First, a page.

Additionally, Wallace interweaves his own testimony of coming out of Mormonism and into biblical Christianity, which makes what he is teaching personal and relevant. The reader gets an inside look at the author’s own struggles as he wrestles through comprehending and believing the gospel of grace. Wallace’s many stories, illustrations, and analogies further help us to understand biblical teaching on the gospel.
At the same time, I would like to see improvements made in certain areas. First, I am surprised that Wallace barely touched on the Mormon testimony. With many LDS falling back on their testimony when confronted with challenges to their faith, I expected to read more than “This isn’t a burning in the bosom. This is a wildfire that will burn totally out of control within you. I know because I’ve experienced both the burning and the wild fire” (7). Frankly, I am not even sure what this means, and it seems somewhat problematic at face value.
Second, I observed a lack of precision in Wallace’s theological teaching throughout his book. Now I recognize that he is not a trained theologian—Wallace is a practicing dentist. But this should not excuse him from a careful presentation of biblical truths (see James 3:1). To give the most severe example, he writes: “Naturally, this leads us to the biblical definition of the triune nature of God, commonly referred to as the Trinity. God is one and yet manifests Himself as three distinct beings” (62). This definition would not be acceptable to anyone with a basic familiarity of the biblical and historical teaching on the Trinity. To be fair, reading carefully through this section leads me to believe that Wallace upholds the doctrine of the Trinity. But his presentation is unclear and could even be misleading. Examples of such imprecision could be multiplied, but they would take us beyond a brief review of this book.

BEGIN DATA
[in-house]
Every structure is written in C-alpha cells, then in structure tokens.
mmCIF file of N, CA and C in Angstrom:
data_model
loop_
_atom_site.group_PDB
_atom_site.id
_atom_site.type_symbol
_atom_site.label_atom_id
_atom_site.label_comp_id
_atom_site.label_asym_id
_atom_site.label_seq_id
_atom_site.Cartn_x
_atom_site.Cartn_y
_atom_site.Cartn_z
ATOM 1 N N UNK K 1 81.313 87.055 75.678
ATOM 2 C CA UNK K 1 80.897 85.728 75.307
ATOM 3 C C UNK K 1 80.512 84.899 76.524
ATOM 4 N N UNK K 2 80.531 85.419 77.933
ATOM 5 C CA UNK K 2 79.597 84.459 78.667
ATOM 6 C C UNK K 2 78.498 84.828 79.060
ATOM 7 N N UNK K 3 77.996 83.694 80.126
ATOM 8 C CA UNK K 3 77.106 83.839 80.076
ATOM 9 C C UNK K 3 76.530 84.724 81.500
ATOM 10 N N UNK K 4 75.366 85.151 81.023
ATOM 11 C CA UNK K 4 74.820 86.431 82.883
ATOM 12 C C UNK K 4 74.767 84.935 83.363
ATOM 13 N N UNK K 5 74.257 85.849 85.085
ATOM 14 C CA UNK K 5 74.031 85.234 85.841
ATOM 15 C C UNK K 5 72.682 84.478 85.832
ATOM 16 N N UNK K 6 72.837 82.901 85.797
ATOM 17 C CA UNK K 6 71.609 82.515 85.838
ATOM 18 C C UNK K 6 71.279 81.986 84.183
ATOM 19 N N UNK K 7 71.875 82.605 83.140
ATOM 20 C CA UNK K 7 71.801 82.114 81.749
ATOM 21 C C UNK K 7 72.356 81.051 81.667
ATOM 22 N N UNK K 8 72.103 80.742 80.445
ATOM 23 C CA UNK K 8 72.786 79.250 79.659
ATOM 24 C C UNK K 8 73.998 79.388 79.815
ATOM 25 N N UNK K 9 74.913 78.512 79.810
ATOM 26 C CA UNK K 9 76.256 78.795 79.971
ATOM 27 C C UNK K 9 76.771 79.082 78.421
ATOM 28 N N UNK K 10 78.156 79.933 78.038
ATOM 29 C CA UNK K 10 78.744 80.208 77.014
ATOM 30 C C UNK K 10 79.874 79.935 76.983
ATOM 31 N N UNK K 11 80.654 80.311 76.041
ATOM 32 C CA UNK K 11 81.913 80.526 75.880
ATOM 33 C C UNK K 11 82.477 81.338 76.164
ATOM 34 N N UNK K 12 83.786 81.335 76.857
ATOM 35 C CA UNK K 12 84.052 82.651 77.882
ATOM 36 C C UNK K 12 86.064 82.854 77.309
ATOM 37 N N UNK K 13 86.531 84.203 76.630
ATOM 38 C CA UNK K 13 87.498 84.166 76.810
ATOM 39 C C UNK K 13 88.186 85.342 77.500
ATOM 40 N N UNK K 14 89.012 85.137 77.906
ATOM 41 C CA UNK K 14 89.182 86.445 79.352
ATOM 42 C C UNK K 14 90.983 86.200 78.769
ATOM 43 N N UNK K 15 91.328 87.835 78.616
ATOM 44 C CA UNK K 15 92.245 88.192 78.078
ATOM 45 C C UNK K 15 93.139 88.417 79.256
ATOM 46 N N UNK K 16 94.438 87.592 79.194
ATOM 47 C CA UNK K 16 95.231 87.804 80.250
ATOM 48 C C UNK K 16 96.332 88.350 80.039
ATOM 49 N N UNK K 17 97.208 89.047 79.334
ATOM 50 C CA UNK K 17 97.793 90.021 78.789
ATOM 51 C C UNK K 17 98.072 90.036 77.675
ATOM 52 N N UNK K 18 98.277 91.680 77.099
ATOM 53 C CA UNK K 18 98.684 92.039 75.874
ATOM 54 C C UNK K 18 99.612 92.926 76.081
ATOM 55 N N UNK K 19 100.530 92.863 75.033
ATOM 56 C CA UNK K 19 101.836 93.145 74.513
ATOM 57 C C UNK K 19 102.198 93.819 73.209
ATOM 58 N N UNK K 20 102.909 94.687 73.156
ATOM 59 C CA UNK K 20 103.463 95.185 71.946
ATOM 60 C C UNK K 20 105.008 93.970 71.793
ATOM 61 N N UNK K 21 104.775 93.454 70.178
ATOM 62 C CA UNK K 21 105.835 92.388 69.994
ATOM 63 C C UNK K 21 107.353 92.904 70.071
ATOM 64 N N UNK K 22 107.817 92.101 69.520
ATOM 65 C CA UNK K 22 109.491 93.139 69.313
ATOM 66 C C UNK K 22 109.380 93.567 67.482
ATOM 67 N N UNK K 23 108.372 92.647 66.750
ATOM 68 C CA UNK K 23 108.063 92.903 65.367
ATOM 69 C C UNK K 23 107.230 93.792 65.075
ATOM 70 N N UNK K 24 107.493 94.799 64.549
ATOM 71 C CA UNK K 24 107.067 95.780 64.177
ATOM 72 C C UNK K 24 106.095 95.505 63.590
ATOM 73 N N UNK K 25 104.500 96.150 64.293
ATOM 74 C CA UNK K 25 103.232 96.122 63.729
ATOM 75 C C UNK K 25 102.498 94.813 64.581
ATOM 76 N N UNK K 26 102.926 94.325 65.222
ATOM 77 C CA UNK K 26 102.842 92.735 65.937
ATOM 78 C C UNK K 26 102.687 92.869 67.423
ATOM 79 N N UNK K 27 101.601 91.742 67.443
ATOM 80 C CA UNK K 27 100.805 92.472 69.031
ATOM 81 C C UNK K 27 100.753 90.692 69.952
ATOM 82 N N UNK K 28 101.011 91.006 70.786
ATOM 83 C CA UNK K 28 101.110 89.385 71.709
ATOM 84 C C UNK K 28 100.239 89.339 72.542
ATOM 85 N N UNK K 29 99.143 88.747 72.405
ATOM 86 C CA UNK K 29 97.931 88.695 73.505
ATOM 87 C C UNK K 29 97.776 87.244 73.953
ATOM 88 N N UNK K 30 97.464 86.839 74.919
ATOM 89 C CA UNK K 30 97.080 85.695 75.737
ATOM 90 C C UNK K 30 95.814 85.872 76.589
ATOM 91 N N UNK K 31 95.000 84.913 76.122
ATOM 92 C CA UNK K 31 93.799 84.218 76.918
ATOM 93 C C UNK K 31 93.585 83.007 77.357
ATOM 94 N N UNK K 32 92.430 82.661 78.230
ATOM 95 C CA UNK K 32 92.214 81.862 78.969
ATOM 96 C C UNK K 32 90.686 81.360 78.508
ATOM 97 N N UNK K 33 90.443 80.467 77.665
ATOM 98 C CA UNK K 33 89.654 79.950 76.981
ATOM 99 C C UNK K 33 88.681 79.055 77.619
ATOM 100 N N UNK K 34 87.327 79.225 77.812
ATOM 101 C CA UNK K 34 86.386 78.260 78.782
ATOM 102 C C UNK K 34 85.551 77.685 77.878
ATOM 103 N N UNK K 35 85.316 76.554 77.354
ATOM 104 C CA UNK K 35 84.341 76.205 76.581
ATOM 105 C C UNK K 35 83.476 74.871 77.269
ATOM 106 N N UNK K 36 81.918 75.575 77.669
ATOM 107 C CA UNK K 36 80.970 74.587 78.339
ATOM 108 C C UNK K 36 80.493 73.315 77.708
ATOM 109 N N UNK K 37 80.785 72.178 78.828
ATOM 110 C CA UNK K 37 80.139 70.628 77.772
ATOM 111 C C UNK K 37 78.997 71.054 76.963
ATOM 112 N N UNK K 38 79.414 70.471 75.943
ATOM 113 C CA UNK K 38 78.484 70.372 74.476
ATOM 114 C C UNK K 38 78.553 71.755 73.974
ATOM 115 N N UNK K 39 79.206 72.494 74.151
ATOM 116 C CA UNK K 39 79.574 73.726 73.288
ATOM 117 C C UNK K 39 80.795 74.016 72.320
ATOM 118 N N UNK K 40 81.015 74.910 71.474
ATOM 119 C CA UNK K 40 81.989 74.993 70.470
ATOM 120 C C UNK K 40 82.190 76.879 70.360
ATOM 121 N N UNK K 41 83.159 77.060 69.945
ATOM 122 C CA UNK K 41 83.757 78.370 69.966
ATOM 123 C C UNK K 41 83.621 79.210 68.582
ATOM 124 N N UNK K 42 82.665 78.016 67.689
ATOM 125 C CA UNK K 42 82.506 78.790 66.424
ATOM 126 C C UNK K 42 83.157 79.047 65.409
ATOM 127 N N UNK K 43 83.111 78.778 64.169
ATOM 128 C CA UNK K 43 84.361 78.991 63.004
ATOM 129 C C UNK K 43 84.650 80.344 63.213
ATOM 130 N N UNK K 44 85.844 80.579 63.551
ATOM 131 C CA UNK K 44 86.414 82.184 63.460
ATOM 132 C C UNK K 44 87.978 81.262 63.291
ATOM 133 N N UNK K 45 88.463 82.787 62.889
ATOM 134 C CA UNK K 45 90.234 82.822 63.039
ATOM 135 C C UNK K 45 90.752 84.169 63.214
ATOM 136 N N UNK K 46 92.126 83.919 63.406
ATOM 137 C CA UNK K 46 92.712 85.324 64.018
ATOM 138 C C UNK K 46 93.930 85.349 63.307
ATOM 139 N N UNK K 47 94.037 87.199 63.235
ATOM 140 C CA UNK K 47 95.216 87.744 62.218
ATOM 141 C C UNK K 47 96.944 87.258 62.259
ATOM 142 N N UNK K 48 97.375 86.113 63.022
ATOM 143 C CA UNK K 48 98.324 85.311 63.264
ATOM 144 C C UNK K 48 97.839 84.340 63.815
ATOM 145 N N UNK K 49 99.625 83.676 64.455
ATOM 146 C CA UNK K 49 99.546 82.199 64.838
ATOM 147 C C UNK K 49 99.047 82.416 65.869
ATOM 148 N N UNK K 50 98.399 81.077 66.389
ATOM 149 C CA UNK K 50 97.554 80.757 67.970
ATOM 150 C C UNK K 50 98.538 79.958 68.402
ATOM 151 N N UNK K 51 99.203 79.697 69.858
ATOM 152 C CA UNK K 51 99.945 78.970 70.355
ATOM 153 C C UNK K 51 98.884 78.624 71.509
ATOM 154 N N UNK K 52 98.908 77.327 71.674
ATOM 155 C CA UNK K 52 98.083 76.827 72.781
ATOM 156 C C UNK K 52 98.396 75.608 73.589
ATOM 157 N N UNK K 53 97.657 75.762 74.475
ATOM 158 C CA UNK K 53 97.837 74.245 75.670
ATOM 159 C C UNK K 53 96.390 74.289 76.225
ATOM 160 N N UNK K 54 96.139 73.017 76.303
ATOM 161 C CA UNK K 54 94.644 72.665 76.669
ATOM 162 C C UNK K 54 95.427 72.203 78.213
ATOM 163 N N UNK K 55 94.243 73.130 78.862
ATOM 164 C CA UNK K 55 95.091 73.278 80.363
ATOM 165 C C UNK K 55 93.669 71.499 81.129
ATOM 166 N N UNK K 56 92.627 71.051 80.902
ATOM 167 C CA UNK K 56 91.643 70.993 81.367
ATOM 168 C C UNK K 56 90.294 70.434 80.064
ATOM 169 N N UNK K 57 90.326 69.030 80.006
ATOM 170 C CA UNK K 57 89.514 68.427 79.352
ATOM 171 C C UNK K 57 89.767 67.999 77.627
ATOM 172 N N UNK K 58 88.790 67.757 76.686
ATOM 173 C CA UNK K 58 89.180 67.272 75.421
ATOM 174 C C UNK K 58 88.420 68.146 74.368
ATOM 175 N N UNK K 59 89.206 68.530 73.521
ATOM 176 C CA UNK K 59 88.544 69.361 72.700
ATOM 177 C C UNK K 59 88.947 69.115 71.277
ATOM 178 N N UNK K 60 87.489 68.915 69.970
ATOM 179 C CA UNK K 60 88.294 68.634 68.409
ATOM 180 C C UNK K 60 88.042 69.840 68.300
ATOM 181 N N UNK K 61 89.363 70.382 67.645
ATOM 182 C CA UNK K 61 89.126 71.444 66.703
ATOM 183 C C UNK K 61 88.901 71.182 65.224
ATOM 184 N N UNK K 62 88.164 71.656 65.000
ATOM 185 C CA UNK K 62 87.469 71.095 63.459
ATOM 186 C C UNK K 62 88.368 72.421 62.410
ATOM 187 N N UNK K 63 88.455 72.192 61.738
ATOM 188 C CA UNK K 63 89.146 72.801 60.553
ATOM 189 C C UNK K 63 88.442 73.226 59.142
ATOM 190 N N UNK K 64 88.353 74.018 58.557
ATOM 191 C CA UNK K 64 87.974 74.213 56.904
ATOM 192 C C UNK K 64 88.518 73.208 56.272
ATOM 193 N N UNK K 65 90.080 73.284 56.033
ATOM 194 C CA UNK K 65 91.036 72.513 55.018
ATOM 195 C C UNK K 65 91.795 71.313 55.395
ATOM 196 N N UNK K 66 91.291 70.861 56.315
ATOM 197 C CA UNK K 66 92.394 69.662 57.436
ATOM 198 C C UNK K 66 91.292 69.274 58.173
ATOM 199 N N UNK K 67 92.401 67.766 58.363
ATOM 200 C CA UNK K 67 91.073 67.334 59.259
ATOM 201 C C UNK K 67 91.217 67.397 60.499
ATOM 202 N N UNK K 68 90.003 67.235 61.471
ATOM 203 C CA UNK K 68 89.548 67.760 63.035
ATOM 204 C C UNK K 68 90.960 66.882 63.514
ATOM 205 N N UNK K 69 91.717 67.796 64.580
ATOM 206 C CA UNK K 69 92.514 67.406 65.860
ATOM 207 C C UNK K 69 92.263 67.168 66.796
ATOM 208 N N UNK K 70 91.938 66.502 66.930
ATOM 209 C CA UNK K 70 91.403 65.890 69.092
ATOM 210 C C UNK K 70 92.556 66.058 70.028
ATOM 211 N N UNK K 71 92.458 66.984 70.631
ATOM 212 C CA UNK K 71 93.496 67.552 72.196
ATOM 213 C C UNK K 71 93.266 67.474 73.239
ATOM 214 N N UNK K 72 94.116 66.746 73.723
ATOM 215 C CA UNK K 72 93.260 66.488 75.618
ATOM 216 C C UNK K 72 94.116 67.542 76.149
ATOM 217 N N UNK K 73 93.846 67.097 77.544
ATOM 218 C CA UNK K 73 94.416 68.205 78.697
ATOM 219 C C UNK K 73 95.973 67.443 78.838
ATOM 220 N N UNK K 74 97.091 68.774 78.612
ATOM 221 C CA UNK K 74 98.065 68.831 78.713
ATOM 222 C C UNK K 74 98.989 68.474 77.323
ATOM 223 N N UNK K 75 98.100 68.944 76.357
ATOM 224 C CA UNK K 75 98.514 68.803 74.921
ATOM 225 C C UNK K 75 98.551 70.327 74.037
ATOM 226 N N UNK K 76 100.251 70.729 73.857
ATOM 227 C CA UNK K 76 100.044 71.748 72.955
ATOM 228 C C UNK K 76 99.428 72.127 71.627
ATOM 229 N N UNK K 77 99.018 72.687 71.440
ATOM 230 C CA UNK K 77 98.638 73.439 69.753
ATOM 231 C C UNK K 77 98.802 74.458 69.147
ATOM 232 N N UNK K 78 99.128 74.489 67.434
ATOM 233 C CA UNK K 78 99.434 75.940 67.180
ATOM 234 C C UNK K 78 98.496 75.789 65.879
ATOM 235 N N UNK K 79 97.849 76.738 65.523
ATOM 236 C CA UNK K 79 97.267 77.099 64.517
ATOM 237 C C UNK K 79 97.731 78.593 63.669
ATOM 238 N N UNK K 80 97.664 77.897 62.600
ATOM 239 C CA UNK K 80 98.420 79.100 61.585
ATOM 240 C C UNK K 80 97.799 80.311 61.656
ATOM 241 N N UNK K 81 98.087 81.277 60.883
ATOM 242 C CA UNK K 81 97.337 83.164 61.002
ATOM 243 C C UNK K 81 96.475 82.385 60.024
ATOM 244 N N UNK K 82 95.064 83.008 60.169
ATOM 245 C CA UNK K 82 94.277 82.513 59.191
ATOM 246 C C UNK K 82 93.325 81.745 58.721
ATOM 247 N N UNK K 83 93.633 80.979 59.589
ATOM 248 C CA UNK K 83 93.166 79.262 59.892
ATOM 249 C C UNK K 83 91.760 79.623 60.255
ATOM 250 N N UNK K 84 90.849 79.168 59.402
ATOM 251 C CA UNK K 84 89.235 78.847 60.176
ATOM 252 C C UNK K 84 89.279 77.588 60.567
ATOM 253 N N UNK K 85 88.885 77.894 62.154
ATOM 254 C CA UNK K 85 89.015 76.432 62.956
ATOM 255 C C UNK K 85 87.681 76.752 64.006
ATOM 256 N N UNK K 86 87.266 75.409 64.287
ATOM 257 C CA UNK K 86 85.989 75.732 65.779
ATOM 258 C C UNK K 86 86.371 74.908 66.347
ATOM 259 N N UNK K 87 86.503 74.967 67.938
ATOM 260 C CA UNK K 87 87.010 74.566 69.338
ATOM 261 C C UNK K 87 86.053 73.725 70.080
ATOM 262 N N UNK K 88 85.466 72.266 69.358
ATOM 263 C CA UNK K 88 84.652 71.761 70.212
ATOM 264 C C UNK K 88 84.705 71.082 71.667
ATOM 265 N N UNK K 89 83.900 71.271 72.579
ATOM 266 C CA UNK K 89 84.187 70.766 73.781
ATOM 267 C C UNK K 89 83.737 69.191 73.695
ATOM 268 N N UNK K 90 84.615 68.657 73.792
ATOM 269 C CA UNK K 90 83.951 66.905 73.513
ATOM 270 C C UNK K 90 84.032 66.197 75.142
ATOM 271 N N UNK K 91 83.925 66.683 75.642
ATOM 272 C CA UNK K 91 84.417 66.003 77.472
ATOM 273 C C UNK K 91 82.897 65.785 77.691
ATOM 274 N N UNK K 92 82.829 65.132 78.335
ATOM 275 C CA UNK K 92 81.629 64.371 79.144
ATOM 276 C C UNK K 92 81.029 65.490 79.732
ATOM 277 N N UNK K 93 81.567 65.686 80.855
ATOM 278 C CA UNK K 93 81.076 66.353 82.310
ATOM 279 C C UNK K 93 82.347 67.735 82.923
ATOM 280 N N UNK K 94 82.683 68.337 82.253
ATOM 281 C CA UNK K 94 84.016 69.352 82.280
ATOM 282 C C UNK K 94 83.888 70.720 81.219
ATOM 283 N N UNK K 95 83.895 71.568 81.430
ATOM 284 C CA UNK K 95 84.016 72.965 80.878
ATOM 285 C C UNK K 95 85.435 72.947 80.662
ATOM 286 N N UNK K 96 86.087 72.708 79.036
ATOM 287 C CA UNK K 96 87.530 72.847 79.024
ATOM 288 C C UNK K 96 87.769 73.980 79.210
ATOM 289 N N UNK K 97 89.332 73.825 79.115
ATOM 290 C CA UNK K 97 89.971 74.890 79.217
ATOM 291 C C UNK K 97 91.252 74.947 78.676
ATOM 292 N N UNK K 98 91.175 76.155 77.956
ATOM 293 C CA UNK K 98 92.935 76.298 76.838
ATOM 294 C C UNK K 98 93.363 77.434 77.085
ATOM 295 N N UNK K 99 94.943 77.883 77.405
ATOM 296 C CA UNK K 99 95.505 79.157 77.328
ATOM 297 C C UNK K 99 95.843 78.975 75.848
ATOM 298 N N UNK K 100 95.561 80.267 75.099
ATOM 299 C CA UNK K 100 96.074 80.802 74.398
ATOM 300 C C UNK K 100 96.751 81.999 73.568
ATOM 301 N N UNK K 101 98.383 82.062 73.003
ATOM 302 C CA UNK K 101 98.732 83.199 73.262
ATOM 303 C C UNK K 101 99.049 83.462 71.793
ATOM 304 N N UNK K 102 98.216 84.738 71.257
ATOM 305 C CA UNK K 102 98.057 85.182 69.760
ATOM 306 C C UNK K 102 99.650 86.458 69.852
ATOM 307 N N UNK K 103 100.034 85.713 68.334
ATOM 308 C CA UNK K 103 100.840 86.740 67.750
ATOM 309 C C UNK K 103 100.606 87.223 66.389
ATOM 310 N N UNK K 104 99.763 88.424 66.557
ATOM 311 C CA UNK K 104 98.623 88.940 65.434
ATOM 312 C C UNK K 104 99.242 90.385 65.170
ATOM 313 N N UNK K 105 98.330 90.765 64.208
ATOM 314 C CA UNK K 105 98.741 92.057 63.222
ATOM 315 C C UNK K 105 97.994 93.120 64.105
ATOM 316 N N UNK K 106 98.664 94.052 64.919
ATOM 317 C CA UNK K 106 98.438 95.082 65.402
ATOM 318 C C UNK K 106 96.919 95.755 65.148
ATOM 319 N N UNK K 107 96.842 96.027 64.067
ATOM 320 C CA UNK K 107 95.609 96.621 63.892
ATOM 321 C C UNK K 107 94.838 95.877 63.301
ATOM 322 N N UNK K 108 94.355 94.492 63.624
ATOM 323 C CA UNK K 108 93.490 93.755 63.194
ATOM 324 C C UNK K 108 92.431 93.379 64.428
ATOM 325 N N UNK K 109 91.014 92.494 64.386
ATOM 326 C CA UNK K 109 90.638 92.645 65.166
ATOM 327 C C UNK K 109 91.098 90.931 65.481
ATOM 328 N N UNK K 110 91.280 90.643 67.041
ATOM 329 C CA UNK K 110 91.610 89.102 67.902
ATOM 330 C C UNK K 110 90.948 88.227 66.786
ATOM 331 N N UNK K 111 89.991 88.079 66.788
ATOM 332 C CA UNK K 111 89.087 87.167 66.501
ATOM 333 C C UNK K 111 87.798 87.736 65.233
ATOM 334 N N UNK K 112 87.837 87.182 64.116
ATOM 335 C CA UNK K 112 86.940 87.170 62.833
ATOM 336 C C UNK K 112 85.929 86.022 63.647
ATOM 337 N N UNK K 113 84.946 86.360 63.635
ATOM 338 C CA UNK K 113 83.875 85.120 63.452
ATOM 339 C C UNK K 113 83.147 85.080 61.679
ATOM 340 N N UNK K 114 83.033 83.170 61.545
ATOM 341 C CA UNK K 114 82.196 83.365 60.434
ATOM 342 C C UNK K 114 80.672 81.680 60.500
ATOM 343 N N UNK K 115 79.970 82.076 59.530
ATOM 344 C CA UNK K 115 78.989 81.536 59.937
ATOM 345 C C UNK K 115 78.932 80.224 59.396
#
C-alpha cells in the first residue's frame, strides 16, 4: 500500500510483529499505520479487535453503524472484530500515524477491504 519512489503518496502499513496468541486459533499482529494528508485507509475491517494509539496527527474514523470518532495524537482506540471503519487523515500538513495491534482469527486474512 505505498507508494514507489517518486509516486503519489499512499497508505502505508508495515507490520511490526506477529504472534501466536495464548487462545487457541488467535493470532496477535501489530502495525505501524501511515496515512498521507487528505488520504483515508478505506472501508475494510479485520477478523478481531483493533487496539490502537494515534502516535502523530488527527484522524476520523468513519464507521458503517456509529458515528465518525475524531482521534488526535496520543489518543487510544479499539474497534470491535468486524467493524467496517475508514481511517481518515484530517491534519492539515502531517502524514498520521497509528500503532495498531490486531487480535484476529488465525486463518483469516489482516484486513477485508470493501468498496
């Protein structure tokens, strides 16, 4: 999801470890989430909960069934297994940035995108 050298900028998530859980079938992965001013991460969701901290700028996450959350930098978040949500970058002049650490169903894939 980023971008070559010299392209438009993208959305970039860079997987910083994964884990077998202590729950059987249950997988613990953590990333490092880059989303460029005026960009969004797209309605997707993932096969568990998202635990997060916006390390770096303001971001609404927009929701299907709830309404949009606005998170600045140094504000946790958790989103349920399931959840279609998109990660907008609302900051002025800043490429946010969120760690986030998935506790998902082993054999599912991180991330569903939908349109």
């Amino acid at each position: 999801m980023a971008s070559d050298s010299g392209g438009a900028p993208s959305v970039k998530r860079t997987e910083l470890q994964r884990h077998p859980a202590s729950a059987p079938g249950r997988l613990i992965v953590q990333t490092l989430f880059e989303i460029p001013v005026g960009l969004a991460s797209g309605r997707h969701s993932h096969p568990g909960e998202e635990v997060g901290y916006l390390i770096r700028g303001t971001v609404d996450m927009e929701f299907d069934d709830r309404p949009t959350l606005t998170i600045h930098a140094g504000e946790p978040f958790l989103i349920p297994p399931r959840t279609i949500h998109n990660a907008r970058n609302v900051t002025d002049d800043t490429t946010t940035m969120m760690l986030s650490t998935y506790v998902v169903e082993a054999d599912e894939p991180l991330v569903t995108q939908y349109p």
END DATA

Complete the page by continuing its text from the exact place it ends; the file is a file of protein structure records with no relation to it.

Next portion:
Third, Wallace and I come from very different theological perspectives. I picked up elements of dispensational, Arminian, Keswick, and presumably charismatic theology. This leads to a presentation of evidences that I sometimes found unhelpful and arguable. I would also differ with Wallace in areas of his gospel presentation. Please don’t misunderstand me here, we believe and proclaim the same gospel of grace. But I see some of his biblical teaching to be questionable and even problematic without critical interaction.
Nevertheless, I still see Wallace’s book as a helpful tool to share the gospel with Mormons. Ideally, Christians should read this book together with their LDS friends, discussing what is written in light of the Bible as God’s revealed Word. I know that the author would love to hear of many reading his book in one hand with an open Bible in the other. May we all come to believe and treasure God’s wonderful gospel of grace in Jesus Christ!